Gov. Chris Sununu has a new plan to expand renewable energy net metering for towns and businesses. It’s an alternative to a plan he’s blocked the past two years.
But advocates of that plan, and some Democratic legislators, aren’t pleased with the package of Republican-sponsored bills the governor endorsed Monday.
It puts net metering in the center of the legislature’s renewable energy debate for the third year running.
Net metering allows a homeowner, town or business to produce their own energy – usually with solar, wind or hydropower – and sell any energy they don’t use back to the regional grid. It lets those “customer-generators” save money on their energy bills and reduce their carbon footprint.
The current limit on net metering for large customers is one megawatt. Sununu has opposed increasing that limit in recent years, arguing that too much net metering could shift costs onto other ratepayers. The Public Utilities Commission says it can’t determine if that’s true.
Renewable energy advocates say there’s no evidence that's currently happening.
They also say the low cap on net metering is preventing New Hampshire from catching up with its neighbors on solar power development, and making it harder for towns and businesses to control their own energy costs.
The plan the governor is now supporting puts municipal net metering in a separate measure from business and industrial net metering, and regulates them in different ways.
One bill would let local governments net meter as much of their own energy as they want -- but they couldn’t install more generating capacity than they’d need to meet their typical demand in municipal buildings.
The bill’s sponsor, Republican Rep. Tim Lang of Sanbornton, says this would discourage creating too much excess power to sell back to the grid at a potential profit.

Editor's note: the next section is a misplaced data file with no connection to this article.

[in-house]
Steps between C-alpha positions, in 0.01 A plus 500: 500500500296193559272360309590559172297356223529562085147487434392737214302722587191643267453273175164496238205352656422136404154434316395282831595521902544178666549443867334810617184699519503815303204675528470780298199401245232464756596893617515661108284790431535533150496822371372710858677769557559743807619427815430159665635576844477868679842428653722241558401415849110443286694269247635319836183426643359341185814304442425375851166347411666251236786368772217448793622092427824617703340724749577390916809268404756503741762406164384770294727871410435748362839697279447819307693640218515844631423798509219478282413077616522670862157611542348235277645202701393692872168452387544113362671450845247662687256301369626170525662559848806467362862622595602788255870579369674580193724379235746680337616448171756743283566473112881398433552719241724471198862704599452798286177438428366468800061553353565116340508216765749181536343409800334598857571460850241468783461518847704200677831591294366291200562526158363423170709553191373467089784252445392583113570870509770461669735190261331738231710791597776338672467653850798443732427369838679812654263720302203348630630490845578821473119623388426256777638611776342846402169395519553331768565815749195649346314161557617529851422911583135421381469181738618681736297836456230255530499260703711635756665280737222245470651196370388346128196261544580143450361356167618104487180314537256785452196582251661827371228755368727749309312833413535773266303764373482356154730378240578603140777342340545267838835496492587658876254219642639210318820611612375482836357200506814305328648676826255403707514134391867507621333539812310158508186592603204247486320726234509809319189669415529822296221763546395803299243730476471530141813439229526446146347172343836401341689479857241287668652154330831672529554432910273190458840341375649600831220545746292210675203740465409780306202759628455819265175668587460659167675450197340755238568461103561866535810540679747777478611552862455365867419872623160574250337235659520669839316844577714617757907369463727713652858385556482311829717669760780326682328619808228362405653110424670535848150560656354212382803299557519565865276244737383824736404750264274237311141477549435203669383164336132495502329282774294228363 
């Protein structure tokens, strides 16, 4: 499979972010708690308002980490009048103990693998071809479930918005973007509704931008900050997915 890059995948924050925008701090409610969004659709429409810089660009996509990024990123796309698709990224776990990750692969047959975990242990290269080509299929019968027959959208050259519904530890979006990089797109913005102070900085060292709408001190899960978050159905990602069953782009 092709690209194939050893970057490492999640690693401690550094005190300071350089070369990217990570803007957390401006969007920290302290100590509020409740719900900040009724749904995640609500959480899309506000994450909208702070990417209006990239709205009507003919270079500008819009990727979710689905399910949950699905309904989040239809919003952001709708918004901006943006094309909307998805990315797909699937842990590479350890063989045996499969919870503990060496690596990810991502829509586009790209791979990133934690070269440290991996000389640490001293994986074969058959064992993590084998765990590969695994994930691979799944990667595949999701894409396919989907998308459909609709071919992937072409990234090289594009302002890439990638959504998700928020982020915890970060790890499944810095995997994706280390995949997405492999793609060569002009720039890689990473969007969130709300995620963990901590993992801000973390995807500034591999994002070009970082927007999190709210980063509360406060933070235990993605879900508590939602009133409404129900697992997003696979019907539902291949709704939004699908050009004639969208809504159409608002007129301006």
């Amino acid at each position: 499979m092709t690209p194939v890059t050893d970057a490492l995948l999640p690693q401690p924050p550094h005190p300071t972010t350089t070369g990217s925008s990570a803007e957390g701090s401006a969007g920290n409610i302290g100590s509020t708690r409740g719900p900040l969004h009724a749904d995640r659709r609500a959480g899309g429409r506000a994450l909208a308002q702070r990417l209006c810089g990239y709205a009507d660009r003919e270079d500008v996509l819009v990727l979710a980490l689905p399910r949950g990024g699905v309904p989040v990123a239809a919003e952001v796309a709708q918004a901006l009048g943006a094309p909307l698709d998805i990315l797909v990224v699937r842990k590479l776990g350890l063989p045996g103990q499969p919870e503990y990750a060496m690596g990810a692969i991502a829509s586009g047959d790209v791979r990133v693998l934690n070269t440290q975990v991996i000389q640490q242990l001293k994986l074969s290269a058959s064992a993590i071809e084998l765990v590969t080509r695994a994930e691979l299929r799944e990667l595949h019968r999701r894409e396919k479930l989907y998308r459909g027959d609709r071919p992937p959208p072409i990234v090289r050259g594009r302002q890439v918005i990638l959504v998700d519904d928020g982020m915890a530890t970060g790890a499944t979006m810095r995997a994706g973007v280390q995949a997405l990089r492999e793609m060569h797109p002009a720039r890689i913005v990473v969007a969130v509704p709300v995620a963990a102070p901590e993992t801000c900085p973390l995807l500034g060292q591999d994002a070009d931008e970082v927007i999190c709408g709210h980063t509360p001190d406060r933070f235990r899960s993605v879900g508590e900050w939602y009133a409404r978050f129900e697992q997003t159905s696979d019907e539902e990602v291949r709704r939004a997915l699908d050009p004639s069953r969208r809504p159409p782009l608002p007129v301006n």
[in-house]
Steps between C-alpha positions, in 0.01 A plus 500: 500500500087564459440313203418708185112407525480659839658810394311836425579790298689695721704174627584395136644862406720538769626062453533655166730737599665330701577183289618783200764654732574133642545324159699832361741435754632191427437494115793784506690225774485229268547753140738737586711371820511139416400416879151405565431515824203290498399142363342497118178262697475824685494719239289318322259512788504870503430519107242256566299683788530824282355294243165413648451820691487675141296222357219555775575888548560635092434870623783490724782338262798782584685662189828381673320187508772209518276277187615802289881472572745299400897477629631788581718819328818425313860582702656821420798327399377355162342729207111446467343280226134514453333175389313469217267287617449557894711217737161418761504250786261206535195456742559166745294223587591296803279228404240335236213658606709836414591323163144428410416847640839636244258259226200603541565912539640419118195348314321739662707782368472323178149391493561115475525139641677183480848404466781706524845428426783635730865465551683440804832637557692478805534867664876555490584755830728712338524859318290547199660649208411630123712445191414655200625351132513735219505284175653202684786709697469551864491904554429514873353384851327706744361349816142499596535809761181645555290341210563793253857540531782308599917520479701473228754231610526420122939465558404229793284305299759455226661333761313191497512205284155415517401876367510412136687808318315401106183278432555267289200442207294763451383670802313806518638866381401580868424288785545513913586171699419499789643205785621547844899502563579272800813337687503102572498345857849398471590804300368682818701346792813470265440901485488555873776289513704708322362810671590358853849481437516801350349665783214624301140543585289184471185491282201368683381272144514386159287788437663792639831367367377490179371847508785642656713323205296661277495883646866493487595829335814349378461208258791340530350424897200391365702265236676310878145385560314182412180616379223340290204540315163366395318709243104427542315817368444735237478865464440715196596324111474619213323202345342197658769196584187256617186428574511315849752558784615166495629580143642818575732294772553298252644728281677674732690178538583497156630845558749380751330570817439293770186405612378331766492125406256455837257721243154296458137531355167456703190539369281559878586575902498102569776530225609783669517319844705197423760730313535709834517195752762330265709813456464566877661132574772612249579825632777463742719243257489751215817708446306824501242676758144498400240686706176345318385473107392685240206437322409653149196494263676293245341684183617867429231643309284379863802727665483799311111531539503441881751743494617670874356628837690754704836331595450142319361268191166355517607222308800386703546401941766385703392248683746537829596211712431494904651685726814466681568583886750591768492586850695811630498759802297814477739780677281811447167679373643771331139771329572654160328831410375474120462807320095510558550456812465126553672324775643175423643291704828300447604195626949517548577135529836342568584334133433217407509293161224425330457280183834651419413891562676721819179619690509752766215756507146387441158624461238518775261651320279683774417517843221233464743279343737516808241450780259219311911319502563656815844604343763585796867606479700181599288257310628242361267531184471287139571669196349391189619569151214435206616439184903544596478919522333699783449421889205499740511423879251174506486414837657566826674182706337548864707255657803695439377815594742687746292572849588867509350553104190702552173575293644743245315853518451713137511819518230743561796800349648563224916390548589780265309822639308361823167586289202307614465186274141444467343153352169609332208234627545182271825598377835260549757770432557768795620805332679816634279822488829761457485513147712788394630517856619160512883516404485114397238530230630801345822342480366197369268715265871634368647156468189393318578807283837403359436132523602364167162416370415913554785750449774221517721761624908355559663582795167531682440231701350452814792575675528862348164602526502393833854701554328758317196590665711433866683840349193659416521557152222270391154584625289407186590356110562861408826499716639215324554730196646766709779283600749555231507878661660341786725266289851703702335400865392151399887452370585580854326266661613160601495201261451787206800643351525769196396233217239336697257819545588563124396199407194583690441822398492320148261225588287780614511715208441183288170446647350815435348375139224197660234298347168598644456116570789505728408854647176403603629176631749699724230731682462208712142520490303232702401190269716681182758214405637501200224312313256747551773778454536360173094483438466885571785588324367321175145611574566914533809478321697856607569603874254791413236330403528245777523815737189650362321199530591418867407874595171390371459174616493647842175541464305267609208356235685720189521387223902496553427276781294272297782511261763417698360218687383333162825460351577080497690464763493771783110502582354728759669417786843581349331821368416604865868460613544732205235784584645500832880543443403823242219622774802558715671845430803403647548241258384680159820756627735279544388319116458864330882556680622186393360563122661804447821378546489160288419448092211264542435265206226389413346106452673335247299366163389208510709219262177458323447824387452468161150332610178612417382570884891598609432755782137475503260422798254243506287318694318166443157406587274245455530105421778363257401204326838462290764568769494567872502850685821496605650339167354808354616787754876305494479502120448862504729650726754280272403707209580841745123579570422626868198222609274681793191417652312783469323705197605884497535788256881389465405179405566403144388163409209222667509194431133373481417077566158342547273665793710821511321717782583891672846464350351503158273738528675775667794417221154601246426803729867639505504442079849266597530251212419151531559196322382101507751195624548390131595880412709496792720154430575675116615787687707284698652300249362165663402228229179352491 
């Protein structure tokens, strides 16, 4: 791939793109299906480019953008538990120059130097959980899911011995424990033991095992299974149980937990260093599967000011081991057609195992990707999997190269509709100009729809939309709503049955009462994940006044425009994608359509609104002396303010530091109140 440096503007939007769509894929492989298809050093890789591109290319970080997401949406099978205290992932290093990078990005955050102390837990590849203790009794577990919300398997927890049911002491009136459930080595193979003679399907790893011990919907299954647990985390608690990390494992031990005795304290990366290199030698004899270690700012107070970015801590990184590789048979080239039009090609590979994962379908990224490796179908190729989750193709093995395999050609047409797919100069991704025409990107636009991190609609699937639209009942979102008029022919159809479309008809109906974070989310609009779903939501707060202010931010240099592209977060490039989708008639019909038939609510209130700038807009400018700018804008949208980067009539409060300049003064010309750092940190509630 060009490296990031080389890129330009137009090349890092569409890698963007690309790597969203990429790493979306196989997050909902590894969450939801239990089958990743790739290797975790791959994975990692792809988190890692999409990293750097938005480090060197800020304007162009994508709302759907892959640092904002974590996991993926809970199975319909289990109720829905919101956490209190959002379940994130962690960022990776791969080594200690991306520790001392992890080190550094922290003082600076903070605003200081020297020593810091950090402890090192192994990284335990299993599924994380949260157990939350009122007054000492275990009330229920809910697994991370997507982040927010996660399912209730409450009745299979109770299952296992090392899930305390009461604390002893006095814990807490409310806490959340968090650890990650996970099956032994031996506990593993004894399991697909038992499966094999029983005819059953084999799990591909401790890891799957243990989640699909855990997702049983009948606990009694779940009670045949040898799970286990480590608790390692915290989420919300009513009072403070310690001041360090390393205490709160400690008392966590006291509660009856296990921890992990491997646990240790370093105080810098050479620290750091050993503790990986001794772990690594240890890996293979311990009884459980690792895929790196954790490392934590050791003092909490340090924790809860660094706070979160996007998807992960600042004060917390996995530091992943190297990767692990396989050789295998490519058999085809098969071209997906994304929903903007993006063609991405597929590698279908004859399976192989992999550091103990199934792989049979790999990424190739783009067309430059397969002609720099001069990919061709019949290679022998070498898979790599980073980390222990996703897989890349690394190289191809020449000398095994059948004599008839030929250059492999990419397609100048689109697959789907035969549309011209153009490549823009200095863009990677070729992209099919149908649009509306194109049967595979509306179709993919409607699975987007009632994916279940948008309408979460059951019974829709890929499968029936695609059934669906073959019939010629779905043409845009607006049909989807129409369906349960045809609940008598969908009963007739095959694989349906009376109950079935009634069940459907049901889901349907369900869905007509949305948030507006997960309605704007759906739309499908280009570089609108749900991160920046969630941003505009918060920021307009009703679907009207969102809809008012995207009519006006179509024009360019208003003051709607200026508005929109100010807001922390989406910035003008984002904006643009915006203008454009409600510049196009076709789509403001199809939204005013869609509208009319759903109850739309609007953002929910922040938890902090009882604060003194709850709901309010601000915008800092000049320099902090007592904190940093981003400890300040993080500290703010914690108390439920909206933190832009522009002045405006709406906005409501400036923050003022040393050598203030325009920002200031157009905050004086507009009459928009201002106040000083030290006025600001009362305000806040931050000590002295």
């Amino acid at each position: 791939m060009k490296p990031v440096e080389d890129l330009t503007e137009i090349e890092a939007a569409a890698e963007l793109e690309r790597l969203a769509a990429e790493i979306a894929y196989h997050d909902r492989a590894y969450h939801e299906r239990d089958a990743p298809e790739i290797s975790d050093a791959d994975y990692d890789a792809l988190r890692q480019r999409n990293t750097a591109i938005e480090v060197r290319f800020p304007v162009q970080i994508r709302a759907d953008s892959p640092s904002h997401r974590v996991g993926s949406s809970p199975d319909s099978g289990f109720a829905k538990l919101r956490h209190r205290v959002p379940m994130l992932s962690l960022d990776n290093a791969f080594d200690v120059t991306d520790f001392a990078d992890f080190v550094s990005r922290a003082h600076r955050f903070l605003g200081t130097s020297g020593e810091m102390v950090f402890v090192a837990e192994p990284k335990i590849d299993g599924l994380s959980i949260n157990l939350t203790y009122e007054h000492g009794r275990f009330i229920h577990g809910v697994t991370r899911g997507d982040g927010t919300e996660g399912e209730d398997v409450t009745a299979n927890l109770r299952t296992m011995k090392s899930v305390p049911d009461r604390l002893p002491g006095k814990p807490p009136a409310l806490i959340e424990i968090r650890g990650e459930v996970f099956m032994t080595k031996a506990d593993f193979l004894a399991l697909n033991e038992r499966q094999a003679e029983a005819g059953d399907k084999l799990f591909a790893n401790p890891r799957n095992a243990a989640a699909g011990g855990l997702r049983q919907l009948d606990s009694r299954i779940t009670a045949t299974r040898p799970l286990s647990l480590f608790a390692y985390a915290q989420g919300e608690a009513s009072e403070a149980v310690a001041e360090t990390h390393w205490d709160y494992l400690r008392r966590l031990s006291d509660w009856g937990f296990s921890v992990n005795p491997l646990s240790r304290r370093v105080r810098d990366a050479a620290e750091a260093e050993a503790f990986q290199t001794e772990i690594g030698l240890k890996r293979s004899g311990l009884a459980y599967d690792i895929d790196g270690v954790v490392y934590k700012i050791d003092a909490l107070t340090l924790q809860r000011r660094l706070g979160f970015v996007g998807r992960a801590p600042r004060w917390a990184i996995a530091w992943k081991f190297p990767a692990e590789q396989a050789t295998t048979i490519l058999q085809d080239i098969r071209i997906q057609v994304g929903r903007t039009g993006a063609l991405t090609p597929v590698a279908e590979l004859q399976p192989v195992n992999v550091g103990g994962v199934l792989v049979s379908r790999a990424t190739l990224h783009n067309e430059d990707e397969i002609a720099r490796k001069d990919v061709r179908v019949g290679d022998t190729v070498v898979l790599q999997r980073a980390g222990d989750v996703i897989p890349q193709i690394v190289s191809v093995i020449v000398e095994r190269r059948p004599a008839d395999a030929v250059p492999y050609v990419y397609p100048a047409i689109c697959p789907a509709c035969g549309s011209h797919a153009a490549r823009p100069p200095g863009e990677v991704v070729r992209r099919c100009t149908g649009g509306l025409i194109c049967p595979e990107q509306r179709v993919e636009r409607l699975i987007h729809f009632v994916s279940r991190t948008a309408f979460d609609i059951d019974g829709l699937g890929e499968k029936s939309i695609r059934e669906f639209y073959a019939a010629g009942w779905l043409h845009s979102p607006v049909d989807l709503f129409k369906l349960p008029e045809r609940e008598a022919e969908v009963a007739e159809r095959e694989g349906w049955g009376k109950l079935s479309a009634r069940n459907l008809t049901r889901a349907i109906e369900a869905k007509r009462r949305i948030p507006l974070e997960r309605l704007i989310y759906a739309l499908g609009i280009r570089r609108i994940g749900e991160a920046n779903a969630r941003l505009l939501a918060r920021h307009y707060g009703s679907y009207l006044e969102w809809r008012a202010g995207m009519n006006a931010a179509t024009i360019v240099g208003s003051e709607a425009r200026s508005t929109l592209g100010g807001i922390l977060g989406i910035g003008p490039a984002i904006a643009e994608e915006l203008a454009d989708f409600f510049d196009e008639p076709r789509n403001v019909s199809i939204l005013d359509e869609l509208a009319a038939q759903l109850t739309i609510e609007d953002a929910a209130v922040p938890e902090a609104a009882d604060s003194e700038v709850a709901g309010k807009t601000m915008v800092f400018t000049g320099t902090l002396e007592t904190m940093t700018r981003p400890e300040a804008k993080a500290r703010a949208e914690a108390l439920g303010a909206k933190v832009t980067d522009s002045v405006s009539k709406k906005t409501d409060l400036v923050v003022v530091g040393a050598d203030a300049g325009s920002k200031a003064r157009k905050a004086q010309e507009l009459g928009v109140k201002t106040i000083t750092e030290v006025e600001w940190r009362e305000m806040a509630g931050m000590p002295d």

"You need to tie it to consumption,” he says. “The intention [of net metering] wasn't to turn it into a revenue stream for people – the intention was, if you create a little bit of excess, then you can go ahead [and sell it]."
Opponents of the plan say this kind of pre-planned excess generation is not common practice.
On the business side, Sununu is supporting a bill that would let businesses net meter above the current one-megawatt limit – up to 125 percent of their typical electricity needs.
Like the municipal proposal, this bill also seeks to discourage too much excess generation.
Businesses would get a lower rate of return than they do now for any extra power they sell back to the grid. And the bill says any net metering above one megawatt would have to be for a single user, at a single site.
Madeleine Mineau, executive director of the advocacy group Clean Energy New Hampshire, says those caveats mean this bill would be practically useless to most large energy customers.
"We don't want to remove one barrier and add a whole bunch of different restrictions at the same time,” she says.
Mineau would rather that legislators pass the plan she says already has broad support from towns and businesses. It would raise the large-scale net metering cap from one megawatt to five – the line at which a power generator moves into federal jurisdiction.
Mineau says this proposal would be useful to more customers, galvanize renewable energy development in the state, create jobs and lower costs in the long run.
The plan passed the Legislature with bipartisan support in each of the past two years. Sununu vetoed it both times, and legislators fell short of overriding him by a handful of votes.
Some of the Republican sponsors of Sununu’s favored net metering bills had previously backed the 5-megawatt change. Lang, the legislator from Sanbornton, says his biggest concern was always about cost-shifting – which he says these new bills will prevent.
Senate Majority Leader Dan Feltes, a Concord Democrat who’s running for governor, called Sununu’s net metering plan a “stunt” in a statement Monday.
It leaves the net metering issue at a continued stalemate for now. The range of proposals will be hashed out in legislative committee in the coming weeks, which could result in further compromise before anything goes for a full vote or reaches the governor’s desk.
Sununu on Monday endorsed an additional bill that advocates like Mineau say they will support. It would let small-scale energy generators sell power more easily to customers other than their utilities.